Some of the Best Things about Studying in Sweden
This year has gone by so quickly but there have been some really great aspects of study in Sweden. I have met lots of great people and made new friends, which is probably what has made studying in Linkoping so enjoyable. I am going to share some of the best things about doing my master’s in Sweden, which might be different in other countries:
- The tutors have always been prepared to answer questions and have encouraged them, even in the middle of lectures. (While doing my bachelors in the UK I don’t think I would have felt confident enough to interrupt a lecturer part way through a lecture to ask question.)
- The course modules don’t over lap. This is such a joy, not to have to think about more than one topic/ module at a time. I have found it so much better to focus on one module, complete the assignment/ final paper and then move on to the next.
- The seminars are compulsory but the lectures aren’t. This felt like it was the opposite to the UK but now I don’t know why it would be. It makes perfect sense to make the seminars compulsory, to make sure everyone has done the reading and understands. Not everyone learns best by listening to a lecture so it also makes sense that these are not compulsory (although attendance is strongly recommended).
- The content is most important. When writing essays for my bachelors I felt like the format, referencing and structure of essays were considered to be the most important aspects for getting a good grade, even if the content/ ideas were poor. This always seemed weird and maybe I tried harder with these things because I found them more challenging, but this year I realised that the content and ideas within an essay are the most important thing- the other aspects are essential but only as a means of clearly presenting ideas.
- January is a time to rest. Perhaps because it’s darker and colder in Sweden, and because a lot of people go skiing, January is a long holiday. Over the Christmas break my sister (who is studying in the UK) had loads of work to do but I could relax and enjoy the holiday a lot more.
Writing a Master’s Thesis
Amazingly, it is time to begin writing my Master’s Thesis! I finished my last taught module last week and I now have 7 weeks to write my thesis.
The tutors on my course have been helpful, so far we have already had two seminars to discuss our thesis topics. The first seminar was in February where we have to think of thesis subject and give a 5/10 min description of this topic. In February, I had no idea what I would write my thesis on so I was not too happy about giving this presentation, however it was successful in making me look ahead a pick a suitable topic. Since then I have actually changed my mind about what topic to research for my thesis- I am not looking into Nudge theory- but I might not have chosen this, if not for the early seminar in February. We had a second seminar two weeks ago where we presented our ideas again and this time we were encouraged not to change them. We were also assigned a supervisor to help us with our thesis’.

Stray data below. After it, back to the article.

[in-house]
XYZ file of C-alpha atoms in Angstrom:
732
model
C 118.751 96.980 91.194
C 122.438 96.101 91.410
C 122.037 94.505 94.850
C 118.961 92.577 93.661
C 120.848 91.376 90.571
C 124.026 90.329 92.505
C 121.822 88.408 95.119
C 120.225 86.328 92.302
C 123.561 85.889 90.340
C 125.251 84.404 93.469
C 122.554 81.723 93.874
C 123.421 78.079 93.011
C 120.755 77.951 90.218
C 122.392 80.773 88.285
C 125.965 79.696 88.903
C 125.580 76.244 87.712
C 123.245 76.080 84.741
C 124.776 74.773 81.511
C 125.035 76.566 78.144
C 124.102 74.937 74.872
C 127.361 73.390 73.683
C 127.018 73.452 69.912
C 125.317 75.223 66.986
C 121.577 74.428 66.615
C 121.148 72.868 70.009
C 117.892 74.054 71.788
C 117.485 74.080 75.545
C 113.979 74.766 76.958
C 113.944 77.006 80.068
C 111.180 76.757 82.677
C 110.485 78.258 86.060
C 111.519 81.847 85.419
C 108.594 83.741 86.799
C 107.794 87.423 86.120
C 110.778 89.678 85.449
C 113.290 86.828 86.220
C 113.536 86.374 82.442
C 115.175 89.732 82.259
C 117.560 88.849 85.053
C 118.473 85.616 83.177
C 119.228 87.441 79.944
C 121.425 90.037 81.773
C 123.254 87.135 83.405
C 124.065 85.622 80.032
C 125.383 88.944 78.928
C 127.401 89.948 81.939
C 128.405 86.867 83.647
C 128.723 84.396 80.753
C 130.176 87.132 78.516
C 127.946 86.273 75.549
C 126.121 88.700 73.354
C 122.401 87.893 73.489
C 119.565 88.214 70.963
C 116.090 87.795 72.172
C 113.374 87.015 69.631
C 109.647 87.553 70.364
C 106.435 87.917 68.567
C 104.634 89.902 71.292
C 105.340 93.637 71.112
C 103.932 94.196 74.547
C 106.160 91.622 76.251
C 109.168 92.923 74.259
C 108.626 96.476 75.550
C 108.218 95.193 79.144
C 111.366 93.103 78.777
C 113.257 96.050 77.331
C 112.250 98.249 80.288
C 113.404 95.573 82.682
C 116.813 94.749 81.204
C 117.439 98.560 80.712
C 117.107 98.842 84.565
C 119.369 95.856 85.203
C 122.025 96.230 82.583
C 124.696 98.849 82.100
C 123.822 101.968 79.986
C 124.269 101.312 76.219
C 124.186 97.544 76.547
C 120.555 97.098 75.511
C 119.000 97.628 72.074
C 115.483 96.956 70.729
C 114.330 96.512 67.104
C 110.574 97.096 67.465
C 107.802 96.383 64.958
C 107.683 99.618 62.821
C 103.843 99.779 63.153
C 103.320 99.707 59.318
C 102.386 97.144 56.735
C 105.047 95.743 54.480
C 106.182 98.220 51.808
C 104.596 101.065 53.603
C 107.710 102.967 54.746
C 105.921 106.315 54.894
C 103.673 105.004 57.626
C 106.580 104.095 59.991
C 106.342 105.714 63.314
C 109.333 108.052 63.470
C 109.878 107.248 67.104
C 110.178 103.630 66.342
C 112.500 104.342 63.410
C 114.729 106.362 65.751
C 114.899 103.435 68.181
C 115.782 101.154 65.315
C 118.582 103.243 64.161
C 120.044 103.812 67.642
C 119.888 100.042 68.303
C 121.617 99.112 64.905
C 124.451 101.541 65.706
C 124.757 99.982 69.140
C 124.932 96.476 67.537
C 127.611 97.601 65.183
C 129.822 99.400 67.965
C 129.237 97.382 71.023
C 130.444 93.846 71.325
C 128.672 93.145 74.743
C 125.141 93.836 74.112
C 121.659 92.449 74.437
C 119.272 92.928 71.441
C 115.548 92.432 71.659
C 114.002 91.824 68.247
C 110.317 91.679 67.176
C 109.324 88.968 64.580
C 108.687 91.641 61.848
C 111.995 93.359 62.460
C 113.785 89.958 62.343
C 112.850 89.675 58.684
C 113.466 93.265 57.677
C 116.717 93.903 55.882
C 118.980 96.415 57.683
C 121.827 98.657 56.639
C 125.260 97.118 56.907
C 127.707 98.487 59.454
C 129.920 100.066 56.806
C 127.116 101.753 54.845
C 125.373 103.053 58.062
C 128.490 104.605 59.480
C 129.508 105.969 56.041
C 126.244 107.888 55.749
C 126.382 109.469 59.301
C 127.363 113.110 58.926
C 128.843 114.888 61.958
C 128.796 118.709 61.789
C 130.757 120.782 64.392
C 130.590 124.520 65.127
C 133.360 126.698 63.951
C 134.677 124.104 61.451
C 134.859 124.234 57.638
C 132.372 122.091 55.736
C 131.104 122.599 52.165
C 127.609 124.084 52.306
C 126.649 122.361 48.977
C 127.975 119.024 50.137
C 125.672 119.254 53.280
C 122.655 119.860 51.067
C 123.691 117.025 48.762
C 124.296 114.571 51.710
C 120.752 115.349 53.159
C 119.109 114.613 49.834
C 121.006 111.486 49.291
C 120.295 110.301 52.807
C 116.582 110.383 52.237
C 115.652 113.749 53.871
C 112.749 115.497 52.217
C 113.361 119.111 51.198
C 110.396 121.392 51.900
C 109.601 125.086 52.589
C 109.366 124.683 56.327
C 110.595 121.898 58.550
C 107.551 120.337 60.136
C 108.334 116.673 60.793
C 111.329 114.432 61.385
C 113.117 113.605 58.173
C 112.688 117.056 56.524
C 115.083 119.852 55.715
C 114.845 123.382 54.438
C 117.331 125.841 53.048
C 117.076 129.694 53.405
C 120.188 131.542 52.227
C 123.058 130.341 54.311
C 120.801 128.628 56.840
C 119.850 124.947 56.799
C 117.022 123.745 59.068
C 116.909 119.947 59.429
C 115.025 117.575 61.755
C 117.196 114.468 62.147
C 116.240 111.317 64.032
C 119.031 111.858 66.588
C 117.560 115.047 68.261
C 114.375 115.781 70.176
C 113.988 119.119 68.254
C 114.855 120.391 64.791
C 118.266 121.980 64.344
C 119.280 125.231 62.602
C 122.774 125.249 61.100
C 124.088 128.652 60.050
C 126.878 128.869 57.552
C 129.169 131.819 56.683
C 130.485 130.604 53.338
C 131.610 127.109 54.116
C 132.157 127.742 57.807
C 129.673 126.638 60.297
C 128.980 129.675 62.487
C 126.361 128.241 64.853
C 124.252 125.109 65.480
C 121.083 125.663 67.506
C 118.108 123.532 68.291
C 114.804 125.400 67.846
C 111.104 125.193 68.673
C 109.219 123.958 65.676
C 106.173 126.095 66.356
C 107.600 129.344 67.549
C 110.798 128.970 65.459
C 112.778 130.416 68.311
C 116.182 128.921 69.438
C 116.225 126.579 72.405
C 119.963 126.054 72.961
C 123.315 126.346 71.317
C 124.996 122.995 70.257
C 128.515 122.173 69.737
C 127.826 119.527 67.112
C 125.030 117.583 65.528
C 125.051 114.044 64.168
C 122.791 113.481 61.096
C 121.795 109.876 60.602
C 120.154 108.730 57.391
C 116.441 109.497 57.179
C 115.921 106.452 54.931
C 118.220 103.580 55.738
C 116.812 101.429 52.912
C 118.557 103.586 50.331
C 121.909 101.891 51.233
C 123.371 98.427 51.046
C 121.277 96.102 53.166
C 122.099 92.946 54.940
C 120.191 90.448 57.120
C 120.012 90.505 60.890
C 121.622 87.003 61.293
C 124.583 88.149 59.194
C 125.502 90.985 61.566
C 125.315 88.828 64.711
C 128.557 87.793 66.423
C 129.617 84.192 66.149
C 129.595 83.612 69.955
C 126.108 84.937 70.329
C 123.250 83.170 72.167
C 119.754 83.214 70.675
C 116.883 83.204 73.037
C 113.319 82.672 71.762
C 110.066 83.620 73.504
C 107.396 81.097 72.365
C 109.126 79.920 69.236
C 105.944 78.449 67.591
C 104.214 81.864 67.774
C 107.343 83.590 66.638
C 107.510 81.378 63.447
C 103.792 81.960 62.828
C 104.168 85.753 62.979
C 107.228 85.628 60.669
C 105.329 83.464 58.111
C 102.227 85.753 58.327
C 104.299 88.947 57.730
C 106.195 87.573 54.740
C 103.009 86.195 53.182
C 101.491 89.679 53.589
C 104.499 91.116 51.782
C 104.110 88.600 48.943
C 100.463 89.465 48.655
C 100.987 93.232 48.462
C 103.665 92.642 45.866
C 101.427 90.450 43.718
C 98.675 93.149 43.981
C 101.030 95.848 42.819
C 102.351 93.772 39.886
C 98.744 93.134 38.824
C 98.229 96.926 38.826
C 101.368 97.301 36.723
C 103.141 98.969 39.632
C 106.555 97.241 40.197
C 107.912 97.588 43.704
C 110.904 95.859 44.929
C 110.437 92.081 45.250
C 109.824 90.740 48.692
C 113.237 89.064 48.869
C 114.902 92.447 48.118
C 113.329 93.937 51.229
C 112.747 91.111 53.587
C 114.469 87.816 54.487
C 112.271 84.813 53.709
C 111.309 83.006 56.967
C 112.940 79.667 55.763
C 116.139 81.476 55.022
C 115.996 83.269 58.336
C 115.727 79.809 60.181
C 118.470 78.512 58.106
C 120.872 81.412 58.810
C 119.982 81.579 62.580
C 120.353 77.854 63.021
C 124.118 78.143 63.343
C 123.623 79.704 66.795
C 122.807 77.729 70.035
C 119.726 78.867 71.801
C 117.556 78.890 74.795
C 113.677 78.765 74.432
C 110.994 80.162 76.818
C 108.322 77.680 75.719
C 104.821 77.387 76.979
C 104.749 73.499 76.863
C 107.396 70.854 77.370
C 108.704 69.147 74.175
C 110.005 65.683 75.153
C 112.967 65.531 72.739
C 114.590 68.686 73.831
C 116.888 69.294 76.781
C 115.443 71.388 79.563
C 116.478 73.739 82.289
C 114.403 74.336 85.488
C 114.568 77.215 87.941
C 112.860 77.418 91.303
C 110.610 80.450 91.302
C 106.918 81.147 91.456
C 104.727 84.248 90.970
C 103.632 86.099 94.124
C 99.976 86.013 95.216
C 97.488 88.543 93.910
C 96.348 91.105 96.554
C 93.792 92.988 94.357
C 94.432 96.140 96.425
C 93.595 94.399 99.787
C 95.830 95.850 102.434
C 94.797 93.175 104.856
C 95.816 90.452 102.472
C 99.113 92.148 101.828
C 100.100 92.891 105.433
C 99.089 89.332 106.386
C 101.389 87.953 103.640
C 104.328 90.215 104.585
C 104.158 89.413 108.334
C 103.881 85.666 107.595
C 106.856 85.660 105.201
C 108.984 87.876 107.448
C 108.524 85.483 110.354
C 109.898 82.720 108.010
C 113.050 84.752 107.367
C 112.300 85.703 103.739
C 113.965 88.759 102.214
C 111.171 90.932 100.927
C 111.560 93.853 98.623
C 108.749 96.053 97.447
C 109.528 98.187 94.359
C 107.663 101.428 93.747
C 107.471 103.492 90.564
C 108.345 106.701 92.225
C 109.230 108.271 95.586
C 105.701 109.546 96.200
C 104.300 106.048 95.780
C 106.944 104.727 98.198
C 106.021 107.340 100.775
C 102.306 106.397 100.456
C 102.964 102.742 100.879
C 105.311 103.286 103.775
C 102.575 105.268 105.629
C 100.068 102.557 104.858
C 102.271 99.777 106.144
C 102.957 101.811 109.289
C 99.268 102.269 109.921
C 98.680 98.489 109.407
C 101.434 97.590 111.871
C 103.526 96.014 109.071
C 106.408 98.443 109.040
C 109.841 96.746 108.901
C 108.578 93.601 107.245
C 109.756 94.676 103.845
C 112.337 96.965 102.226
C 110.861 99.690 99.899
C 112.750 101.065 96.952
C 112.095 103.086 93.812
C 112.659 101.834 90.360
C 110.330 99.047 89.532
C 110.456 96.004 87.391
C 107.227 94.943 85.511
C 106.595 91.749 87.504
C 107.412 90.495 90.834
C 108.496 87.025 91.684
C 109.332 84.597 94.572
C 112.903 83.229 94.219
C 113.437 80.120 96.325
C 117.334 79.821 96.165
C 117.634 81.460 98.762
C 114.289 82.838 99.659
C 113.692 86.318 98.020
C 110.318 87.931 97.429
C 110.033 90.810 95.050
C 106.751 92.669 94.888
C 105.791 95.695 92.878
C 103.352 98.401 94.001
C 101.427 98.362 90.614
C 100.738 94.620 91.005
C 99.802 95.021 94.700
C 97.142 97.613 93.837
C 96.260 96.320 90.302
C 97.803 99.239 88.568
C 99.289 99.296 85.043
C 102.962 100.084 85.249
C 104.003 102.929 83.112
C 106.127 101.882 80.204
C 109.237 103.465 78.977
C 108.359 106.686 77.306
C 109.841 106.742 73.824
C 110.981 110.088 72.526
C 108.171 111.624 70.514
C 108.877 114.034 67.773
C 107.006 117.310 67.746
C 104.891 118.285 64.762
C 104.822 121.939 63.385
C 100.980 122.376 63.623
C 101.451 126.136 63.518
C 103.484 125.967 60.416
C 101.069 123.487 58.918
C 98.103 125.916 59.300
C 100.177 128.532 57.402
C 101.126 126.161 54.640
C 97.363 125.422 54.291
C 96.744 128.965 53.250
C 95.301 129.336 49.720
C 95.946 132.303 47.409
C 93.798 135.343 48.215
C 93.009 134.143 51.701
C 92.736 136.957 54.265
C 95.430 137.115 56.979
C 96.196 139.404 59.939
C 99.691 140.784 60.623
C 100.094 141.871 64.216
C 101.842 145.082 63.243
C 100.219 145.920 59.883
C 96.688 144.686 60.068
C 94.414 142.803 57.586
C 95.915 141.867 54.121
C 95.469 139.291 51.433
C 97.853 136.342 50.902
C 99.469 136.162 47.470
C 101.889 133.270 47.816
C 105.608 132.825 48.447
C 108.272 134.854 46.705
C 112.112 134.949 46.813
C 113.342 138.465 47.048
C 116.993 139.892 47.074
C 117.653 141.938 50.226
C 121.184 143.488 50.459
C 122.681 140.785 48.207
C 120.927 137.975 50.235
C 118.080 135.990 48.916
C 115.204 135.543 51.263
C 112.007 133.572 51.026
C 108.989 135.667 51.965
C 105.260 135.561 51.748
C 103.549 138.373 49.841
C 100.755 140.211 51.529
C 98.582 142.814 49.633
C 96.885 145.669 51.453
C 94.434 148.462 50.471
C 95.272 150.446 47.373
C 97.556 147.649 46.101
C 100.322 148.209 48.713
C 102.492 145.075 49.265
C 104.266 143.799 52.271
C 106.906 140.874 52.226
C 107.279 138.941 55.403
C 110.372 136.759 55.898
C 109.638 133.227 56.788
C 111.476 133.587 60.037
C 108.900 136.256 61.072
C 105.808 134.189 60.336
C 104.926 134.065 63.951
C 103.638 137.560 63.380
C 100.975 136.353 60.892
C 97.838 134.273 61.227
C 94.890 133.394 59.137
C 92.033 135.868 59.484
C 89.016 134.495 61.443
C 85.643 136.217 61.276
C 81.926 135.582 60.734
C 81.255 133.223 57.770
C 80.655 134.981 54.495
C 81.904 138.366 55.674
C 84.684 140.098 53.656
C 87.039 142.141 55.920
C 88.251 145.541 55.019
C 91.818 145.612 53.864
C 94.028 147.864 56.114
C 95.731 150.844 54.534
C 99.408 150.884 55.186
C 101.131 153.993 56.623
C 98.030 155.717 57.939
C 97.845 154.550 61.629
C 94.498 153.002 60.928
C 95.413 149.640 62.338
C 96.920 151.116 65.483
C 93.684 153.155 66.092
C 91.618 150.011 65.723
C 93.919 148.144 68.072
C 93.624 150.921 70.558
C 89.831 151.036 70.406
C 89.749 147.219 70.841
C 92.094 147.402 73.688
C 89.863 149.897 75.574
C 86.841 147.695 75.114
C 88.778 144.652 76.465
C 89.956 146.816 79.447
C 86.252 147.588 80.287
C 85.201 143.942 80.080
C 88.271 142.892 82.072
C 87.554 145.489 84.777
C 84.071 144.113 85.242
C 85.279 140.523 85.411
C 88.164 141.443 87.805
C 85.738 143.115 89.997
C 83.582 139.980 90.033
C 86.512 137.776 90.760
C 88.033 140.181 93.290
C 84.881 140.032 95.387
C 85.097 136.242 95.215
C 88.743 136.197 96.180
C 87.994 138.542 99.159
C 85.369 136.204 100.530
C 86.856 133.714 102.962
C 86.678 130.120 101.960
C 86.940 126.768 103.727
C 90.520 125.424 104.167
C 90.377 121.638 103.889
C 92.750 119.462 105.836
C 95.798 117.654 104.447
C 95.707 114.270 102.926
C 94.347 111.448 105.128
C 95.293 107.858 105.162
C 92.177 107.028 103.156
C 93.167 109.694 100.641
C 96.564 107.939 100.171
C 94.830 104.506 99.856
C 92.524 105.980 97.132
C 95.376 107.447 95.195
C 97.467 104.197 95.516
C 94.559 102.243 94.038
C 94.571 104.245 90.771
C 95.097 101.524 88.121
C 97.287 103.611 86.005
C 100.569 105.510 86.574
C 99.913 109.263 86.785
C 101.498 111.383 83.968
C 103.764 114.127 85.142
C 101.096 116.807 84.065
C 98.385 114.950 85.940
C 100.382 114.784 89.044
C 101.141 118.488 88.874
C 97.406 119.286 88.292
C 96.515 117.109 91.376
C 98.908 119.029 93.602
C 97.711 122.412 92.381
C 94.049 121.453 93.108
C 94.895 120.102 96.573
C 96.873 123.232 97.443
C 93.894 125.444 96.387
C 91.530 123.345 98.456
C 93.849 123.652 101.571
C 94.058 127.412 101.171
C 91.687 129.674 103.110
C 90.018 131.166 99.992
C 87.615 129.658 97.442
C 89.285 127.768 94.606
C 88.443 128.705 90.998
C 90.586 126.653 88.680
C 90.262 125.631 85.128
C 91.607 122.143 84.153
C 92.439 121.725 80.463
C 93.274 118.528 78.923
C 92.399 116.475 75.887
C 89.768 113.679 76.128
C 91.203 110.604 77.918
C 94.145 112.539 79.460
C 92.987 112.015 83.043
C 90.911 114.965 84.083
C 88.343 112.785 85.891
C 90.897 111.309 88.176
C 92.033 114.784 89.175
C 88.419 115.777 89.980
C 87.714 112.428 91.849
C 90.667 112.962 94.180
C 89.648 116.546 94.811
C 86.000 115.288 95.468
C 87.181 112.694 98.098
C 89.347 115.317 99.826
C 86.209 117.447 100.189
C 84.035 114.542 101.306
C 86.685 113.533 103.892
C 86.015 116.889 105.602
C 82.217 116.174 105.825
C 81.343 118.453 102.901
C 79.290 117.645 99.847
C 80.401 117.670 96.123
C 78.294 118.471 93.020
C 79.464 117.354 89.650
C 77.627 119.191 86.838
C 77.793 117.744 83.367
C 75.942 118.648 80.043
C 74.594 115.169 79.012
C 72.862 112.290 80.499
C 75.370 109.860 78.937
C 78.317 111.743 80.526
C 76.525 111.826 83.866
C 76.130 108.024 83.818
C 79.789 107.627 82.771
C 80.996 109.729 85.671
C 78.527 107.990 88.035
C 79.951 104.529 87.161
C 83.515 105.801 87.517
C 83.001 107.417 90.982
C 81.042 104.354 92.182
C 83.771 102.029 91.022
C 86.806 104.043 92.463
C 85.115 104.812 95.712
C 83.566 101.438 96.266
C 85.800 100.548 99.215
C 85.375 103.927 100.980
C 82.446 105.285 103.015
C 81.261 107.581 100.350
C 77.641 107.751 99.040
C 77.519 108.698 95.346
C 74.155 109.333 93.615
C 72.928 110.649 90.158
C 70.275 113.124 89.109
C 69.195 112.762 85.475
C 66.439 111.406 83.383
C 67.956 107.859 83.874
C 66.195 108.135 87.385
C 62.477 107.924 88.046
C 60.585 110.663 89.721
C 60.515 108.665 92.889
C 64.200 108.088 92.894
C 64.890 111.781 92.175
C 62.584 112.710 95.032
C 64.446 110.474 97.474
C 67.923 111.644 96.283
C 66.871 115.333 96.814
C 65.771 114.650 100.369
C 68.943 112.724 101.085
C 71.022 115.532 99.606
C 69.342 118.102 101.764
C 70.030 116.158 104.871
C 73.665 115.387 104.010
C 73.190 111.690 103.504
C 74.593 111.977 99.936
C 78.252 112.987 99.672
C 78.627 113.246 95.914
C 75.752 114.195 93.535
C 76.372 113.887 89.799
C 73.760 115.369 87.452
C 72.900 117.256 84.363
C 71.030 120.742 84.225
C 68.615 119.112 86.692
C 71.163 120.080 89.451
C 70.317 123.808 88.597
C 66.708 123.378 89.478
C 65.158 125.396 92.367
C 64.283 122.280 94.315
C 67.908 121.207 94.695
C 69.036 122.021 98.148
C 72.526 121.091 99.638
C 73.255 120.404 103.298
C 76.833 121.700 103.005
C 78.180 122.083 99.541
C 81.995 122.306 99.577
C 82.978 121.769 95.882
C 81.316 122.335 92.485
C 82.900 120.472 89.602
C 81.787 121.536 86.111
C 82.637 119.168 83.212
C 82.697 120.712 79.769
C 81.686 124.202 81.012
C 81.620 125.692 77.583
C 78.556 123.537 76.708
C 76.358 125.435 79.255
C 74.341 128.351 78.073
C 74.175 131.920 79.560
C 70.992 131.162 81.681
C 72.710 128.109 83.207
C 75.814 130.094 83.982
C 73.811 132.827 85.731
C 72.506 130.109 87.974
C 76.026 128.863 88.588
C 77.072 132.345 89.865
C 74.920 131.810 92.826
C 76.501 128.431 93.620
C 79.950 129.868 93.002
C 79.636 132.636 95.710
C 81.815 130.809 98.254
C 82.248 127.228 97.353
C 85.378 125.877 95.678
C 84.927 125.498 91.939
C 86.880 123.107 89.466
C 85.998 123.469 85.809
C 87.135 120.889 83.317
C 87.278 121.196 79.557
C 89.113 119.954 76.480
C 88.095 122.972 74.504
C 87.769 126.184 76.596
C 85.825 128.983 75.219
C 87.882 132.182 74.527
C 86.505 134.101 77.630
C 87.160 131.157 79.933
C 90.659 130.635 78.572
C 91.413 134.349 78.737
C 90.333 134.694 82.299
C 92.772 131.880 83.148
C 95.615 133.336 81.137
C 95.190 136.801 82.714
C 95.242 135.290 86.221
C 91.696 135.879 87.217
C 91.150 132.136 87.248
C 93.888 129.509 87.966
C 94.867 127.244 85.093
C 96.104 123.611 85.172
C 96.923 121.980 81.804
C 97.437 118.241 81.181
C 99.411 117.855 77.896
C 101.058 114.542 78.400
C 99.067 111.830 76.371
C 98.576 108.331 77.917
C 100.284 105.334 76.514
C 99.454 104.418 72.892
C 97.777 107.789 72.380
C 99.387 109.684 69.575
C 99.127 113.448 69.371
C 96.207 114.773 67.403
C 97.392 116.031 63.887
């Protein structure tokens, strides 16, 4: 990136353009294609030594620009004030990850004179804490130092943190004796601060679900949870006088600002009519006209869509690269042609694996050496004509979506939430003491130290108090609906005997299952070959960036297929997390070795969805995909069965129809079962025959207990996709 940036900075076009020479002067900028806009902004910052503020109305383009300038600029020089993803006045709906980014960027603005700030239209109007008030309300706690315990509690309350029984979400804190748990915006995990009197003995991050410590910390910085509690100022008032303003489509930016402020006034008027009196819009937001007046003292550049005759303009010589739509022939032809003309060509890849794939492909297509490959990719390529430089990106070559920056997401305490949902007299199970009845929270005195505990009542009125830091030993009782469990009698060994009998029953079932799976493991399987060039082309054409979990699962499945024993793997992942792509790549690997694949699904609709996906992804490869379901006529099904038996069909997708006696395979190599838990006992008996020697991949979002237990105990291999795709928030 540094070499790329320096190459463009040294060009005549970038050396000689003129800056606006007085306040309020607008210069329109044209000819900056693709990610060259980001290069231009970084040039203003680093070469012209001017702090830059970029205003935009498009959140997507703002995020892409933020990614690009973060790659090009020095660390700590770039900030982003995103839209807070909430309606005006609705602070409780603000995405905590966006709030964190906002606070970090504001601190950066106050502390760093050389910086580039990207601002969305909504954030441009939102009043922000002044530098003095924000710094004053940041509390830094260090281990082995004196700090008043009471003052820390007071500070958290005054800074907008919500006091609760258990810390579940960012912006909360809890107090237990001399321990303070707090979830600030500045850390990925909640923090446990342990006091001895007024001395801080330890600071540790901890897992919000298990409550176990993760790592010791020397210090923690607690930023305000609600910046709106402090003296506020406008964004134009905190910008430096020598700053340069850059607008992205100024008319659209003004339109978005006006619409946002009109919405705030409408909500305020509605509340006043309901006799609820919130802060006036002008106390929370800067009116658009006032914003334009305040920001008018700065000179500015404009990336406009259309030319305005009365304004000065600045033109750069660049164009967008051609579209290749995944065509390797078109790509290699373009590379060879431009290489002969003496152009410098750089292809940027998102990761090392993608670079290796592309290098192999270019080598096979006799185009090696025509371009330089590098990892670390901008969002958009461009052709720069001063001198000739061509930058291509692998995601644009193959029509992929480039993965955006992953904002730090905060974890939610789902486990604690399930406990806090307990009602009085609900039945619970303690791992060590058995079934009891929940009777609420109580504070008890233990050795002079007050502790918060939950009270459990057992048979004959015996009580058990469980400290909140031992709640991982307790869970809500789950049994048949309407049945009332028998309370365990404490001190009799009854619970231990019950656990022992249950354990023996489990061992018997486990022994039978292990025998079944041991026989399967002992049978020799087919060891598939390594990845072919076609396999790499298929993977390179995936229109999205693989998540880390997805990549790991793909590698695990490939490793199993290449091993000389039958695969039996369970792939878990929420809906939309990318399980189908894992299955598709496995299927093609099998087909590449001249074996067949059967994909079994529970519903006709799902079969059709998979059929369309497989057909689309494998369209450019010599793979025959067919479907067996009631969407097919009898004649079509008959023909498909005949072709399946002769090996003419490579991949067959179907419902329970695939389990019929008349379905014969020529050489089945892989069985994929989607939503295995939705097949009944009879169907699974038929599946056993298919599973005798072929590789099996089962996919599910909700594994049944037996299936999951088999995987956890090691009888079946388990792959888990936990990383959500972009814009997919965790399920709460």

So far the best advice I can offer, and that has been offered to me is:
- Pick a topic early- you can always change your mind.
- Choose a topic that interests you- you don’t want to get bored.
- Choose a topic that is relevant- master’s thesis’ are published on Liu E-Press which can be accessed by future employers or other scholars so you want your topic to match your interests.
- Begin research and reading as early as possible- you can never know too much.
- Look into PhD and job opportunities before choosing a topic if you think you would like to work in the same field- it is good to know what areas are of interest in the relevant academic spheres.
- Plan carefully- having a plan is always helpful, even if you don’t follow it.
- Ask your supervisor for help if you get stuck.
When I chose my topic I didn’t really consider all of these thing but I am happy with my choice. I think it is always best to start things early (which is something that teachers and parents always say and students and children never do). I feel like I may have missed out in some of the opportunities to study for a PhD because I didn’t take it seriously as an option until I was too busy to apply for one. PhD research proposals also take a long time to write- bear this in mind if you consider applying for one. The tutor’s on my course were happy to write letter’s of recommendation and to look over research proposal- which is also such a valuable resource, if it’s offered.
A great place to look for philosophy or Ethics PhD places is on the Liverpool List. It’s easy to follow on face book too.